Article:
A recent incident in which a Finnish free speech activist was censored by his government highlights the dangers of secret blacklists of supposedly illegal Web sites.
The spat started when programmer Matti Nikki began to research which Web sites were secretly blocked by Finnish Internet providers based on a list compiled by the government. Although the secret blacklist was supposed to be reserved for overseas child pornography, Nikki discovered that, at least in his view, the majority of Web sites blocked were perfectly legal.
And what happened when Nikki published his findings on its Lapsiporno.info site? You guessed it: Embarrassed government officials put his expose on their blacklist as well.
Sites on the heretofore secret blacklist, as compiled by Nikki, include ones devoted to same-sex erotica and computer-generated erotica (which, at least in the U.S., cannot be classified as illegal child pornography). And the blacklist he posted has been aggressively mirrored, including on docs.google.com, posing a serious challenge to any police agency intent on censoring it.
Nikki now says that he may be under investigation by the police for publishing what was supposed to be the secret blacklist. He wrote on Friday:
The police has finally asked me to arrange time for an interrogation. The request came from the violence crime unit, which also deals with sex crimes. I haven't yet gotten confirmation, but apparently they'll want to investigate me about aiding the distribution of child porn. Since there's now officially a police investigation, I won't be commenting much more about it until I've discussed the situation with a lawyer.
Electronic Frontier Finland (Effi) demands the National Bureau of Investigation (NBI) of Finland to explain why it has censored a net site that criticises Internet censorship... "If the site really had some illegal content, wouldn't the correct solution be to take the site down and take the site owner to the court? The site is located on a Finnish server and the name of the site owner appears visibly on the root page of the site."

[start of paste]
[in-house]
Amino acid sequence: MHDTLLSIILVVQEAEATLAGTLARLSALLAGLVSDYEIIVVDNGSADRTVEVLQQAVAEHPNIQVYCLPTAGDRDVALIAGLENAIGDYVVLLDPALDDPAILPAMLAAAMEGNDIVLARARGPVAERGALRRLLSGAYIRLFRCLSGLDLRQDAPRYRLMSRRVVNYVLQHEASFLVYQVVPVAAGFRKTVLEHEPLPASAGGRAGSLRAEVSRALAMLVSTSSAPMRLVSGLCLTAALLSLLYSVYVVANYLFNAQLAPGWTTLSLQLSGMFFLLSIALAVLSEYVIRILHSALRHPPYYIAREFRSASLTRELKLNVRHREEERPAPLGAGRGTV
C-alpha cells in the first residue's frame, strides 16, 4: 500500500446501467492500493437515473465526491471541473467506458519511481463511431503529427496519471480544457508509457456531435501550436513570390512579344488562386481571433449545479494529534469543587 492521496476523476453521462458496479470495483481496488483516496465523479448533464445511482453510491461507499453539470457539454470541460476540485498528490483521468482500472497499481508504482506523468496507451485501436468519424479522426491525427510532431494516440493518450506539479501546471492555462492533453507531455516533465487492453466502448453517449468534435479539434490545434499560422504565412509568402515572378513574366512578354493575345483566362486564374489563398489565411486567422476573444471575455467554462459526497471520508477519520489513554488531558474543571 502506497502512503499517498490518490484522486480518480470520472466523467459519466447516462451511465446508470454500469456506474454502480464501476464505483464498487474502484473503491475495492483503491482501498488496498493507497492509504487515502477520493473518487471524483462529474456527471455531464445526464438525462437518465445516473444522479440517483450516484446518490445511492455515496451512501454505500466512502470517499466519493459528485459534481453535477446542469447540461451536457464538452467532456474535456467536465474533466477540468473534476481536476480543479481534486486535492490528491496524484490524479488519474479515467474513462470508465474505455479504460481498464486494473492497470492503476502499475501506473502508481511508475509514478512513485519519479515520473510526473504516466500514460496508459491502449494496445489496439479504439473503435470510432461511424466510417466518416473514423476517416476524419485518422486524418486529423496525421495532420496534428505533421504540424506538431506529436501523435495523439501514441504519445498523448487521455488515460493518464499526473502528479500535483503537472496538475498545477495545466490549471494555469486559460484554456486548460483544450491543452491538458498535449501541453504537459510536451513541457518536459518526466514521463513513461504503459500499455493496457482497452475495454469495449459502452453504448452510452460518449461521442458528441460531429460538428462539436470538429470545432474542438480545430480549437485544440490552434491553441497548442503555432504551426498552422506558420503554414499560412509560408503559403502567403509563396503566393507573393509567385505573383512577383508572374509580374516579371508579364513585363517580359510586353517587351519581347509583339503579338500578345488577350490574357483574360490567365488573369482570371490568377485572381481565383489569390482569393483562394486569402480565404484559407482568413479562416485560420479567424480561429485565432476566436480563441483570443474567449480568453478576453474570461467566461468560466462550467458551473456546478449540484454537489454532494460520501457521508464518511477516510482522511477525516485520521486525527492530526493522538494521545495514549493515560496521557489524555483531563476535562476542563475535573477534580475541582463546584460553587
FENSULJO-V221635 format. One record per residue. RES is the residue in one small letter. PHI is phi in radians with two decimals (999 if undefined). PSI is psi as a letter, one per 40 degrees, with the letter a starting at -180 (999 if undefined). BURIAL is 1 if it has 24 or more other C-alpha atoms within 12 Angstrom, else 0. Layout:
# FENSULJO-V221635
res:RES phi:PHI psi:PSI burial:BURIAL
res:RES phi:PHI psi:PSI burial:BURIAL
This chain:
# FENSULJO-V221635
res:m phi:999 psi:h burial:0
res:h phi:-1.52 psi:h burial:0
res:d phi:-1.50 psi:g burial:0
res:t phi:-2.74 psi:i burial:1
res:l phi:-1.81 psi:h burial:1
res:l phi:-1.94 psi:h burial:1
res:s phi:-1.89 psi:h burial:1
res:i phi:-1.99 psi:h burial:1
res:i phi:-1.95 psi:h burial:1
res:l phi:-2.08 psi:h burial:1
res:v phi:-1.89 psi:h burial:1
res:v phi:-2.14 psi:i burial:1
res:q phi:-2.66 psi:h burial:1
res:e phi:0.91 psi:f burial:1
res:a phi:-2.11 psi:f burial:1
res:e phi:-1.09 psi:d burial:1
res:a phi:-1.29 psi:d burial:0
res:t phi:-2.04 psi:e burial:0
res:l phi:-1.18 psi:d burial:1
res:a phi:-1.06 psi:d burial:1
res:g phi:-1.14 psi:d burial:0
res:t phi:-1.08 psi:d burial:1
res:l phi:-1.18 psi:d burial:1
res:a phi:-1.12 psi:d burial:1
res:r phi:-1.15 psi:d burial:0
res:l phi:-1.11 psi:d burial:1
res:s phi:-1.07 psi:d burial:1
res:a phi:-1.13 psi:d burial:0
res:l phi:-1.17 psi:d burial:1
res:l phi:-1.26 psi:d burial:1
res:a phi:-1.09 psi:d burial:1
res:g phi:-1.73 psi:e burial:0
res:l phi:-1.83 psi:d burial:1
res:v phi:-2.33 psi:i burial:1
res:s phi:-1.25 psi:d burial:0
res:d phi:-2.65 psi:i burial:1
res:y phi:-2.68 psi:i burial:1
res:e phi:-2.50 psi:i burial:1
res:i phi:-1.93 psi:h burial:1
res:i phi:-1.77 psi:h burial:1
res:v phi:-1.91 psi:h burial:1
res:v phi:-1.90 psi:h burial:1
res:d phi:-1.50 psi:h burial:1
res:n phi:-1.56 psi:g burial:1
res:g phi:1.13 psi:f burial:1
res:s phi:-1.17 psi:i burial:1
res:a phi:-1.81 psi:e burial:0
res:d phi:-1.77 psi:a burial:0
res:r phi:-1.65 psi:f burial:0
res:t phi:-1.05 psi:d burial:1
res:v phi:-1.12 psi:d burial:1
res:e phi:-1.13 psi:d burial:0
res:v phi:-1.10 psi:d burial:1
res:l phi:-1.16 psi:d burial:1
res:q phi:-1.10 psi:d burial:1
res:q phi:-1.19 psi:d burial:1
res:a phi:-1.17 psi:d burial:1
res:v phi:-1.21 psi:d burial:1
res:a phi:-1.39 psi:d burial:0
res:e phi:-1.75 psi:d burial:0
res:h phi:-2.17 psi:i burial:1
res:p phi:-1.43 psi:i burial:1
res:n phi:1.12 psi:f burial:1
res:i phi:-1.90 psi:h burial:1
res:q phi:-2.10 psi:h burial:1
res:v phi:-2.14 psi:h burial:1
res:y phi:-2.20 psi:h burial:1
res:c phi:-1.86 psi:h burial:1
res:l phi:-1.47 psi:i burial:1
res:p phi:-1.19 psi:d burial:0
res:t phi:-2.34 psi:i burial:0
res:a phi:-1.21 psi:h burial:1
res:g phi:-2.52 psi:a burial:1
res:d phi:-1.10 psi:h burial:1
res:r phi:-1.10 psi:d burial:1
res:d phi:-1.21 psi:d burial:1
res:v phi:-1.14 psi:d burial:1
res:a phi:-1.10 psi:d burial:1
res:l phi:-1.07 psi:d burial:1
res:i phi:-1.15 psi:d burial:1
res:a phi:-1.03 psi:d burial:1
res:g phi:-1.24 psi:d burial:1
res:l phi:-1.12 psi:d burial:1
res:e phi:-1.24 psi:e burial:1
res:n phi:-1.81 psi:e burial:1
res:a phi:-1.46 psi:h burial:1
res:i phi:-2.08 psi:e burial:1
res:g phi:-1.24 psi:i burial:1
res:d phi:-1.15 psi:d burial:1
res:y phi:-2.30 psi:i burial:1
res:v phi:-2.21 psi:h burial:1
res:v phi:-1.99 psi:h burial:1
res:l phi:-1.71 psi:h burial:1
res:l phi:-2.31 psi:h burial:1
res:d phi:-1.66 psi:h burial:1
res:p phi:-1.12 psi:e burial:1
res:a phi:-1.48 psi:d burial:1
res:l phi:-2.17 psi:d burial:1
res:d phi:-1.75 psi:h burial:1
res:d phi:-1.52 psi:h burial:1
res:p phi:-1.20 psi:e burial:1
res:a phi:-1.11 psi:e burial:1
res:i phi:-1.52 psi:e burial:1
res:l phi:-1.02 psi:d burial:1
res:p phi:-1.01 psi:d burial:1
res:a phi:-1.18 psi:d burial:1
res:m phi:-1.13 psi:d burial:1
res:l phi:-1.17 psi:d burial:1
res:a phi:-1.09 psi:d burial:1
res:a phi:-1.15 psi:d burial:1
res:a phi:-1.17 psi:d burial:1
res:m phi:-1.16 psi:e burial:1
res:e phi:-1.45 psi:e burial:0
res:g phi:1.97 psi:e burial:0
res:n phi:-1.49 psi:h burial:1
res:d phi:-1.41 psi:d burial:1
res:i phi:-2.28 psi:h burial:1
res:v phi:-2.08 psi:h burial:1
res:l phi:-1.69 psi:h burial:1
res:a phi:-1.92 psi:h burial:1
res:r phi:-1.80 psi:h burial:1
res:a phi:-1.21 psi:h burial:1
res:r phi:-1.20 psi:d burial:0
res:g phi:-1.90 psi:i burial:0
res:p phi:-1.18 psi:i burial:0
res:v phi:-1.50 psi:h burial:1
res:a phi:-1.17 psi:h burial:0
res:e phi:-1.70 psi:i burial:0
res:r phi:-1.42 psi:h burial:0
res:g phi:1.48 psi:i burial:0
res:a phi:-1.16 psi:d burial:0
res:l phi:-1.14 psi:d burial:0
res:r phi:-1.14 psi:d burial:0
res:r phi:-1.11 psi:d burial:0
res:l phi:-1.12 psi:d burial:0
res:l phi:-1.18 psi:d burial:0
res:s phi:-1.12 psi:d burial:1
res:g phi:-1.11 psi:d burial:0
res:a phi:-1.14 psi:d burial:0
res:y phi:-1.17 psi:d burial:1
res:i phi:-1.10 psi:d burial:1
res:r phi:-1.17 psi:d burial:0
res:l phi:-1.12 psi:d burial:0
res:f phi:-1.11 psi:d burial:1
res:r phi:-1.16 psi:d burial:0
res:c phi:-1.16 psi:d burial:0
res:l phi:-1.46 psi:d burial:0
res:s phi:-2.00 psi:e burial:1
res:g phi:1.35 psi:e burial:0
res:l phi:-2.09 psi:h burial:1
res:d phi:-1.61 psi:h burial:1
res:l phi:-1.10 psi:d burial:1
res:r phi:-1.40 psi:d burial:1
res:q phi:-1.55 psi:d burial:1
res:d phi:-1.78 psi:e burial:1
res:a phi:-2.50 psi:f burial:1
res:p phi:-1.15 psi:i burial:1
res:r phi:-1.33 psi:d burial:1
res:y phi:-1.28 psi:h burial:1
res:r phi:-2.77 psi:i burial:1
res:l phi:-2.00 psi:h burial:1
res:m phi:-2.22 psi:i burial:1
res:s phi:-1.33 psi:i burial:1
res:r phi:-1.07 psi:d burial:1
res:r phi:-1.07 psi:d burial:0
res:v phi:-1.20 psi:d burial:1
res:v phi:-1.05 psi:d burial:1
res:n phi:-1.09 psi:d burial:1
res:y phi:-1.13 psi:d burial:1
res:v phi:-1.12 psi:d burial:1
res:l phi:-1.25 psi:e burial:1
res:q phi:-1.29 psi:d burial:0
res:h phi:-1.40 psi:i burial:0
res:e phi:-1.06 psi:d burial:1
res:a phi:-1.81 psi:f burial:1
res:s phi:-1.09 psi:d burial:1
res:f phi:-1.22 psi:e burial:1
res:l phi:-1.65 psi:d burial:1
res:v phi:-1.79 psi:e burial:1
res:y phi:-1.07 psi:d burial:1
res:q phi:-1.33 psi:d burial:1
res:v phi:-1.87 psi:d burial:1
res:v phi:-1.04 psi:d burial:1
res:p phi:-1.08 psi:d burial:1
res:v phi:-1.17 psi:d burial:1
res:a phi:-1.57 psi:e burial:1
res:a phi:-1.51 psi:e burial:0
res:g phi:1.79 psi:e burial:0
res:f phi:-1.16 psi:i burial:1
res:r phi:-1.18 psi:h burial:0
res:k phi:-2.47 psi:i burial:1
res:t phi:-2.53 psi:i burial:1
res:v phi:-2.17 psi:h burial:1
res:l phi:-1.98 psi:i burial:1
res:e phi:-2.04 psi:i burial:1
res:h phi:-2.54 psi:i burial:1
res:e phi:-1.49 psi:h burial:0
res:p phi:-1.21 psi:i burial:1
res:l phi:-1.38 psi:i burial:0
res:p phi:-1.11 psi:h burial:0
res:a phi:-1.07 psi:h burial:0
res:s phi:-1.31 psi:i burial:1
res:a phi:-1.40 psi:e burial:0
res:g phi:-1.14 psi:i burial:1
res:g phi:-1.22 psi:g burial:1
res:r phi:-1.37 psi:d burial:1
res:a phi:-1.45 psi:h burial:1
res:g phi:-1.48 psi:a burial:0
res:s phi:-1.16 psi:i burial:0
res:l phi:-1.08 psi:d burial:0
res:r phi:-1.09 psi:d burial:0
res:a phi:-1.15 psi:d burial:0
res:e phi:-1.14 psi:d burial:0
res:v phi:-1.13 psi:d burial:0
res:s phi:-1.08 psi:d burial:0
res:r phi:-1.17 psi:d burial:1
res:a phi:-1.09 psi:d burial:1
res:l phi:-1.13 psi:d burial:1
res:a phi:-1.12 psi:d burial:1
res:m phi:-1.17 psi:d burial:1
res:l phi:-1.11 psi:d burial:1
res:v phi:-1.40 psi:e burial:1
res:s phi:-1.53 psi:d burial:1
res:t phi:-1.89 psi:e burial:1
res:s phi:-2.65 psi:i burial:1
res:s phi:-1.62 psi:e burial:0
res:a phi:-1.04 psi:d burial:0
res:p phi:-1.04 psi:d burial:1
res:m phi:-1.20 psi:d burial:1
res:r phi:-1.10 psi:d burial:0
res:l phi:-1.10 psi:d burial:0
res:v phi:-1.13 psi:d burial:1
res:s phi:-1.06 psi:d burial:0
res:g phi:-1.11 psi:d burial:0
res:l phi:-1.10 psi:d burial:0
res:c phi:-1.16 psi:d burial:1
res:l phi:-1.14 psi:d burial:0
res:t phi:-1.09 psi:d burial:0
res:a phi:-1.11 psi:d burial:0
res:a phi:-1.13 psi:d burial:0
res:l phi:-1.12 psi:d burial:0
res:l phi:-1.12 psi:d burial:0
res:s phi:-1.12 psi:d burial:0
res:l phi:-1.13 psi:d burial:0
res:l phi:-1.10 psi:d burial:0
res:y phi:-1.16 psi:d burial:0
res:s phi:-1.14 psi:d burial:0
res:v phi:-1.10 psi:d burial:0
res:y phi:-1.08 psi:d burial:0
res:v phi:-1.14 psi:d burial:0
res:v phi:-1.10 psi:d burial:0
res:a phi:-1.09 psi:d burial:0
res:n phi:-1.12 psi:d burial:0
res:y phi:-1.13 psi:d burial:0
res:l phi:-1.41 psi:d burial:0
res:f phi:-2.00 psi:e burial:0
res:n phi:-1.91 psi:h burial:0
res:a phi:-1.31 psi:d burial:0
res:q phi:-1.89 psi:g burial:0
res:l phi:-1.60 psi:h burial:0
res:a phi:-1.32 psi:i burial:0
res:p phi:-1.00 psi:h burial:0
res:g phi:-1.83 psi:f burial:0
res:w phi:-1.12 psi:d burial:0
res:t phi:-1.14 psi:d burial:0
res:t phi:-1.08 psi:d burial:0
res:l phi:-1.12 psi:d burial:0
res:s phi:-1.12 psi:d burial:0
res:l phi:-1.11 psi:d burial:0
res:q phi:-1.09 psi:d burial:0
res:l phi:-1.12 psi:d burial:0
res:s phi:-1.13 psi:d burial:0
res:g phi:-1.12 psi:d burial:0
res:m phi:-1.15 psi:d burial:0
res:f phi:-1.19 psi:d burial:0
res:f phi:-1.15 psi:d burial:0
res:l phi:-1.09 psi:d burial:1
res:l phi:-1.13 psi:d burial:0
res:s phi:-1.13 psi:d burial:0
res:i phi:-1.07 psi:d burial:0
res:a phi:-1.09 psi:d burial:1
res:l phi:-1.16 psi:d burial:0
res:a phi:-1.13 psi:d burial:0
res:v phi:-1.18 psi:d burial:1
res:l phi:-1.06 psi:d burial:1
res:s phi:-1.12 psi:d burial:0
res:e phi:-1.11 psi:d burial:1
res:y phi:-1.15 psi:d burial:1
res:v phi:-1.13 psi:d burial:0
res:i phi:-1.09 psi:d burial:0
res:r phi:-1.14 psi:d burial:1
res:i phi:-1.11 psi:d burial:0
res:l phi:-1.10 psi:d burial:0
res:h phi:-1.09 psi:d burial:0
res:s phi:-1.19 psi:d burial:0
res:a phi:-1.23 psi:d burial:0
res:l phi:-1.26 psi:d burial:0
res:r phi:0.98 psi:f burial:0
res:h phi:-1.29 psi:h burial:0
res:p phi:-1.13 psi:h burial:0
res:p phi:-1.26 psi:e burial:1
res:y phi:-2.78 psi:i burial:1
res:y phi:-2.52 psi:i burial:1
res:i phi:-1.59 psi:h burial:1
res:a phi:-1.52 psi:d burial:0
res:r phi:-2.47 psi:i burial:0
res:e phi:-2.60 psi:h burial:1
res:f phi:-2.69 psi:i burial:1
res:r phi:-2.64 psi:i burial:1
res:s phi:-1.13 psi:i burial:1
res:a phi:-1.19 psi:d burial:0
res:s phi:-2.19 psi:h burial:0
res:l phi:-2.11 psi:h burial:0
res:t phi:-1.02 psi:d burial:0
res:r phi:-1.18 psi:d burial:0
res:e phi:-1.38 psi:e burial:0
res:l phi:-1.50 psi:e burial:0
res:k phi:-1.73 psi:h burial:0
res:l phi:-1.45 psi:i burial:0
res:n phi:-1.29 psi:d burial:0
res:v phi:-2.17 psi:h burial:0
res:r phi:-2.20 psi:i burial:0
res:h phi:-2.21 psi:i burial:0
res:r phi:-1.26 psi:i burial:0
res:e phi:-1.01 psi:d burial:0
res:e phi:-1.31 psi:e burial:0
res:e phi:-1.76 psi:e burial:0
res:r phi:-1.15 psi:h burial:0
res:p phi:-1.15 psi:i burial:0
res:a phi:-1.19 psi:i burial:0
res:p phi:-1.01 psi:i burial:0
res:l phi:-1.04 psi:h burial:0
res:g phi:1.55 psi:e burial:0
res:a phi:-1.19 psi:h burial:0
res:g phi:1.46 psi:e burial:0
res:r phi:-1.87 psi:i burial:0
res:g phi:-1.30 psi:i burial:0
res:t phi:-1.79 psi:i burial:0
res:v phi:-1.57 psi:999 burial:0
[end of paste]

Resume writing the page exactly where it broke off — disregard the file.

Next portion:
A report on the YLE.fi news site says that Finland's National Bureau of Investigation began compiling its secret list last fall, and now has approximately 1,700 sites on it.
The United States had its own close encounter with a secret blacklist of ostensible porn sites in the form of a Pennsylvania statute that coerced Internet providers into blocking access to certain Web sites the government didn't like. In 2004, a federal judge ruled the law was unconstitutional, noting that "there is an abundance of evidence that implementation of the Act has resulted in massive suppression of speech protected by the First Amendment."
Even private blacklists, which you might expect to be more rigorous than governmental efforts, have similar problems. I co-authored an article over a decade ago that described how software filters such SurfWatch, CyberPatrol, NetNanny, and CyberSitter quietly blocked women's organizations, gun rights groups, environmental groups, gay resources, and so on.
After a decade or more of this, it's clear that the underlying problem is straightforward: Secret blacklists, especially those created by unaccountable bureaucrats, are prone to unwarranted expansion and abuse. Unfortunately, Finland has yet to figure this out.